This Day in History: July 30th- Jenner’s Records

This Day In History: July 30, 1976

JennerThe road to Bruce Jenner’s record-breaking gold medal in 1976 began at the 1972 Olympics in Munich, Germany, where he placed tenth in the decathlon. After the event, he reportedly approached the champion Nikolay Avilov of the Soviet Union, looked him straight in the eye and told him, “Next time, I’m going to beat you.”

Bruce’s training was unorthodox. He worked separately with the best athletes in the decathlon’s disciplines. Jenner explained his reasoning to Dave Anderson of The New York Times, “If you train with a decathlon man, you can’t visualize that you can do much better. But if you throw the discus with Mac Wilkins or throw the shot with Al Feuerbach, then they’re 20 feet ahead of me. You learn much more that way.”

By the time the 26-year old Jenner reached Montreal, he had twice won the Amateur Athletic Union decathlon (in 1974 and 1976) and was the champion of the 1975 Pan American Games. In addition, he was also the current world record holder, a feat he achieved in Eugene, Oregon at the USA-USSR joint track meet in August 1975.

Jenner was on a roll, and a favorite to take the gold – and the title from Avilov as he had promised – in 1976.

Although things looked rather grim for Bruce after the first day of competition, Jenner remained confident. He knew all of his best events were slated for the second day. And on July 30, 1976, everything went off just as he had hoped –and then some. He ran his hurdles well, pole vaulted his way to a personal best, threw the discus and javelin like a boss, and ran the last 300 meters of the 1,500 meter race like lightning to seal the deal.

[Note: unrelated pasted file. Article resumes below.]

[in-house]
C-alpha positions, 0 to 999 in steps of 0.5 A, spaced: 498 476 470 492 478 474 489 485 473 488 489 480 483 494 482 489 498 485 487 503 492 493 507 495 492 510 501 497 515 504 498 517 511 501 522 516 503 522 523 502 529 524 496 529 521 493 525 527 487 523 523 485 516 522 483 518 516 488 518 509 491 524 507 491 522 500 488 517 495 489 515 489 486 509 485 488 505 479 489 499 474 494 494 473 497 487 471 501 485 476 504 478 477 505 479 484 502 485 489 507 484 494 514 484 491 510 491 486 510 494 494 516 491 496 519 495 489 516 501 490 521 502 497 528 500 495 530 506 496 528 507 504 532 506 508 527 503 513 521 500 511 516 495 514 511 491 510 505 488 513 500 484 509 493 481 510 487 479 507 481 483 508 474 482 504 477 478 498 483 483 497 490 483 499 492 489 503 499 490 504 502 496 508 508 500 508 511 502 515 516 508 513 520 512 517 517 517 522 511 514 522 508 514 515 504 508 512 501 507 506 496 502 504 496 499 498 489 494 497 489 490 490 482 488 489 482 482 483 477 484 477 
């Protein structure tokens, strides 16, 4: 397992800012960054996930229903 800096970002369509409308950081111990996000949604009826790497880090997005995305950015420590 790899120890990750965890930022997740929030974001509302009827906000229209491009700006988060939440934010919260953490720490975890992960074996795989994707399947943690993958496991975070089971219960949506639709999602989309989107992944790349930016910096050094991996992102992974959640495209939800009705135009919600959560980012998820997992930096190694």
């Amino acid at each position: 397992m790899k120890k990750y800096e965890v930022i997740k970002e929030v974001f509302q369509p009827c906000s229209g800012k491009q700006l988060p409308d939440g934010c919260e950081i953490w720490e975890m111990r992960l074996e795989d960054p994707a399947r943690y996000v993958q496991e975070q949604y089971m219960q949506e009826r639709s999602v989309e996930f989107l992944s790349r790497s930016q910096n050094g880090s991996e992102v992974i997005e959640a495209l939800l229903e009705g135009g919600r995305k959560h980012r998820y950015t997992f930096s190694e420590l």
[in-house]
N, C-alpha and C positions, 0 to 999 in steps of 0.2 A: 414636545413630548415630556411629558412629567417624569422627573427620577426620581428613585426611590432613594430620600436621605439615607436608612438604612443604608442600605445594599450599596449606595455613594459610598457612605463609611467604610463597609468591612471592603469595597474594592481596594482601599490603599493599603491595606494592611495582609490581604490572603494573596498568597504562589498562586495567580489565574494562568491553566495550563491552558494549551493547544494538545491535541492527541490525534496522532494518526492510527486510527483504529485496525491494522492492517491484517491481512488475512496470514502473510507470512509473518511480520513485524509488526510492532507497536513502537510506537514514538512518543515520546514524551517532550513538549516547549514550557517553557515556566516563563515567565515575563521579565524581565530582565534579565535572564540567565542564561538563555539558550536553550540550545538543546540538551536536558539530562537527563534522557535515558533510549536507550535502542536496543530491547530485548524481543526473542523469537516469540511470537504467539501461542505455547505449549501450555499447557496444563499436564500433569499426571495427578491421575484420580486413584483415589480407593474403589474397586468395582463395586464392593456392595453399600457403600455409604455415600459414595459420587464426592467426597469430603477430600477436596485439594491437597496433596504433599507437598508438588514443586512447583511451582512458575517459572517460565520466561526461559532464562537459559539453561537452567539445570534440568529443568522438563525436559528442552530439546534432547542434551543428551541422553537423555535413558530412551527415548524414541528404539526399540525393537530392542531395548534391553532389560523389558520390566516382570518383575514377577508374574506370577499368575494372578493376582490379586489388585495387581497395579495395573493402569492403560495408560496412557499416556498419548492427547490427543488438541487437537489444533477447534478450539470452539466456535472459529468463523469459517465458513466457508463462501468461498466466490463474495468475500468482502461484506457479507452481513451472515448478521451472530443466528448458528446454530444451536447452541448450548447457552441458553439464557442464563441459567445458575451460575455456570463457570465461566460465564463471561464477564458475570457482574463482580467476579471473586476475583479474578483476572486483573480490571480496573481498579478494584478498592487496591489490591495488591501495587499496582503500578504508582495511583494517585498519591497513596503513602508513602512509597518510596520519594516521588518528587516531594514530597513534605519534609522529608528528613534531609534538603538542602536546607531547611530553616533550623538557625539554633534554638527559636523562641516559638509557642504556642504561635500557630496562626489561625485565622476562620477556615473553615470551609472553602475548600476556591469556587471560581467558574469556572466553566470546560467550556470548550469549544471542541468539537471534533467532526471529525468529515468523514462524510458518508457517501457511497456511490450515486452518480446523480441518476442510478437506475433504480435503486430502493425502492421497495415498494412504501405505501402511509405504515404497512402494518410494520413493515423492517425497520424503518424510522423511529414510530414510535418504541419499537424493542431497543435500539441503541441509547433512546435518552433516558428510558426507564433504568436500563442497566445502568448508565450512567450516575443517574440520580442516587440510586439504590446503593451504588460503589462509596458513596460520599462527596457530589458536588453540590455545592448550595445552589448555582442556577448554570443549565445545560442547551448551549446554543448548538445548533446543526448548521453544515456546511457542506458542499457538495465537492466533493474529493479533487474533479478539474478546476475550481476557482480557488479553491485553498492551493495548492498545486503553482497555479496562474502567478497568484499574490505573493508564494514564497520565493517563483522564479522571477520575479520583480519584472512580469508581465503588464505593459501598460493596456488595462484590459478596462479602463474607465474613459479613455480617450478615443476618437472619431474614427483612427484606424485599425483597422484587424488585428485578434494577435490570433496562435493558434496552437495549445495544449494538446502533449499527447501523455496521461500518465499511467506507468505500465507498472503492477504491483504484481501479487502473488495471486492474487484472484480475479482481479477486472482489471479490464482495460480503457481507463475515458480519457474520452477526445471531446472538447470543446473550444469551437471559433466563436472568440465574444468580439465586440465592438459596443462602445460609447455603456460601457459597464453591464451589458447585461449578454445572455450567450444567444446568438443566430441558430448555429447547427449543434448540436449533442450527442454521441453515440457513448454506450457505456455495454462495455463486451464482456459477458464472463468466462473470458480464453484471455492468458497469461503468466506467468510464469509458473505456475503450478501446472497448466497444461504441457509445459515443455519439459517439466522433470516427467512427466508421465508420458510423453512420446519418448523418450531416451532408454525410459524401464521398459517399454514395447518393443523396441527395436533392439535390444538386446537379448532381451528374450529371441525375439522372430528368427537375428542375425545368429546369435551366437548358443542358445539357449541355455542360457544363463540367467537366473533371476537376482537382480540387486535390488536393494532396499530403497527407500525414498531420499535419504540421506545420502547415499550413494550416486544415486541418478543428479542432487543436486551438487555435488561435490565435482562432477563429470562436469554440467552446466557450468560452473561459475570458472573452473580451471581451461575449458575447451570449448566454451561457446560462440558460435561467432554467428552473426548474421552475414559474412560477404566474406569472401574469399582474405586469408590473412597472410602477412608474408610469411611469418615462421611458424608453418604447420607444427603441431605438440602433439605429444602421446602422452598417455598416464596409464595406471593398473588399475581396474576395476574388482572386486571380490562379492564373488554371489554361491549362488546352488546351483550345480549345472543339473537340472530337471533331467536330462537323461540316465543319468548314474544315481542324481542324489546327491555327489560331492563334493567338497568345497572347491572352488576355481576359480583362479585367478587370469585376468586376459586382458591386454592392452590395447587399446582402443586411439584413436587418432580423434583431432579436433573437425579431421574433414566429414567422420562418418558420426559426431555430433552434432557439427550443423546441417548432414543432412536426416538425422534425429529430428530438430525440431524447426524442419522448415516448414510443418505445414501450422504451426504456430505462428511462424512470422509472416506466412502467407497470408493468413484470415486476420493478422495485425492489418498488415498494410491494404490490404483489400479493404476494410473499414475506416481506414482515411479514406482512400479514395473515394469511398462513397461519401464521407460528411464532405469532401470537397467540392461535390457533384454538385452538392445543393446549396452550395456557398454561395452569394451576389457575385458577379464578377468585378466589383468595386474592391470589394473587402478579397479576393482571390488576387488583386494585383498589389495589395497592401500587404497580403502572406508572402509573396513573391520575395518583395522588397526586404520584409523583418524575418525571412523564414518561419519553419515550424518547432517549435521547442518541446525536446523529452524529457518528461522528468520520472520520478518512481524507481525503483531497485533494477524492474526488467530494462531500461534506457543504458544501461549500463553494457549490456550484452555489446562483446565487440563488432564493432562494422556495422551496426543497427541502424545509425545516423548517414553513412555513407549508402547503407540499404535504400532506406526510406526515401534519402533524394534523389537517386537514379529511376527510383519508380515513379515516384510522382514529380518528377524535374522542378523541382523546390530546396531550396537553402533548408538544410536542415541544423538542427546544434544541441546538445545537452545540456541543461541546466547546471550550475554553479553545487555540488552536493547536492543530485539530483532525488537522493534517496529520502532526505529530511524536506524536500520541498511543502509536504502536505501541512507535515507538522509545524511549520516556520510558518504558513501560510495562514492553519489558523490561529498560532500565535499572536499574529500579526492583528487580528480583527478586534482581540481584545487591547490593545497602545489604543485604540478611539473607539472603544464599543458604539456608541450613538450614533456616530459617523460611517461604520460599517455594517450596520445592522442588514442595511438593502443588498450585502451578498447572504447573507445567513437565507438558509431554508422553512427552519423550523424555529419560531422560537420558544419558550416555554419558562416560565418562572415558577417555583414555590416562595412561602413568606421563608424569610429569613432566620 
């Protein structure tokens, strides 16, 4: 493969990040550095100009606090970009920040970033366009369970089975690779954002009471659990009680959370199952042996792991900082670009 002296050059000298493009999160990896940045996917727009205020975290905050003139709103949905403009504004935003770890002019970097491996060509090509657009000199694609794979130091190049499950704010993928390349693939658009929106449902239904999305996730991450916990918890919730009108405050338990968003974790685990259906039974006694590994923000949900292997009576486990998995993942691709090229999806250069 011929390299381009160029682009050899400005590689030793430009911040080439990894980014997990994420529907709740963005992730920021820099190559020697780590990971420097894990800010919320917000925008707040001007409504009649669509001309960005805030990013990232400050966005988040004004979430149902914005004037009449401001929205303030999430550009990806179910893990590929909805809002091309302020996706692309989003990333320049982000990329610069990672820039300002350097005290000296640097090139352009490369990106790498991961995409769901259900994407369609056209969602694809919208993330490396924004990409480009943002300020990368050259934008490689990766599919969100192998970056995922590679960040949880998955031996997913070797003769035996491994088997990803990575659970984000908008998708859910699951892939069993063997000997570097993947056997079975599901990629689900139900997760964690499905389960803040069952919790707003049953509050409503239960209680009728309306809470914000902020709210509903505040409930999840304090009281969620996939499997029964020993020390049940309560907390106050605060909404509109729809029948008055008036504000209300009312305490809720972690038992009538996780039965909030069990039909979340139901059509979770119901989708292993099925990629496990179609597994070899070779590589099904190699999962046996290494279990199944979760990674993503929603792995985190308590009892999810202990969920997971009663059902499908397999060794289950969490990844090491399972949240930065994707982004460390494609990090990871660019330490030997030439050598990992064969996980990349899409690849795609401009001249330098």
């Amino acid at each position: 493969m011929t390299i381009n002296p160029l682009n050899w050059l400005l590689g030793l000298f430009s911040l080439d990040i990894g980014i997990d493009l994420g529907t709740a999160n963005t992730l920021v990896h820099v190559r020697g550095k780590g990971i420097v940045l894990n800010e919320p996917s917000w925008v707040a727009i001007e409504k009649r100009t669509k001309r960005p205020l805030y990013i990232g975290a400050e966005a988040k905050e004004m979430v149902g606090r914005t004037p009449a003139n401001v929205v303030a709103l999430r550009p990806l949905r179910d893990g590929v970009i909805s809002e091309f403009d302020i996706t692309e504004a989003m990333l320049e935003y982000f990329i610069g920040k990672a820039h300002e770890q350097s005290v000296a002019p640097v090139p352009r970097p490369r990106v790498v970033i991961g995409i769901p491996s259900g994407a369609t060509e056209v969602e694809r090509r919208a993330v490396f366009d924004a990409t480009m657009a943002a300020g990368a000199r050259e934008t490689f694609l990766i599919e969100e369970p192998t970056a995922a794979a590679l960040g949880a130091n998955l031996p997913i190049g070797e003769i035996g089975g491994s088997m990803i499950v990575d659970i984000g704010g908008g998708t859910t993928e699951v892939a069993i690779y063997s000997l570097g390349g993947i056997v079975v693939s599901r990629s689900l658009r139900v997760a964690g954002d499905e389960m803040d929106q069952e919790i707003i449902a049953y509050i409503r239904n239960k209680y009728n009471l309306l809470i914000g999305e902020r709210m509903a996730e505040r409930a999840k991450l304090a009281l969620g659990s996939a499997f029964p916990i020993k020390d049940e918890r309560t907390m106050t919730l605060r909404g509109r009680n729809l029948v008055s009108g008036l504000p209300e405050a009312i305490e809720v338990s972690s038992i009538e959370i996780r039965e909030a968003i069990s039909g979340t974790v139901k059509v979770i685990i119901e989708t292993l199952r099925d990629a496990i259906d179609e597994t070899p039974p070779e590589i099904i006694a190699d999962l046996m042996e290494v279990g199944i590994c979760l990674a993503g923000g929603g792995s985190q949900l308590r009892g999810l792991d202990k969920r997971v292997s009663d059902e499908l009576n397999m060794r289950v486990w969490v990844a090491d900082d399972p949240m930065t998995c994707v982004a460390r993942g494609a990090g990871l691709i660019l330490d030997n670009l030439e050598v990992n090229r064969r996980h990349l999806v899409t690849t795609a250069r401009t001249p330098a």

Jenner finished with 8,617 points, winning the gold medal and setting a new world record. After his Olympic triumph, he was America’s golden boy with movie and endorsement deals rolling in. Jenner was voted the 1976 AP Male Athlete of the Year, and there was, of course, that famous Wheaties box adorning everyone’s breakfast table.

On June 1, 2015, 65-year-old Bruce Jenner broke another world record when he officially announced he would now be known as Caitlyn Jenner and amassed one million Twitter followers in just four hours. The tweet read: “I’m so happy after such a long struggle to be living my true self. Welcome to the world Caitlyn. Can’t wait for you to get to know her/me.”

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Bonus Fact:

  • In the 1936 Olympics in Berlin, the person who finished in fourth place in the women’s high jump was actually a man, German athlete Heinrich Ratjen. Two years later, he won a gold medal setting a new “women’s” world record in high jump at the European Athletics Championships, before his gender was discovered randomly when police got a report that there was a man dressed as a woman traveling in Magdeburg.
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  • J. F. Gecik

    The article states that, in 1972, Bruce Jenner told Nikolay [also spelled Mykola] Avilov, “Next time, I’m going to beat you.” Although I was watching the competition in 1976, I could not remember if Avilov actually tried to defend his gold medal. (Many decathlon medalists, unable to maintain their skills for four years, have not reappeared.) I just checked the results and found that Avilov finished behind Jenner and silver-medlist Guido Kratschmer, earning the bronze medal.

    By the way, Bruce will always be Bruce. He is, and always will be a man, as his “XY” chromosome will always tell us. It’s so sad that he is experiencing some kind of mental illness.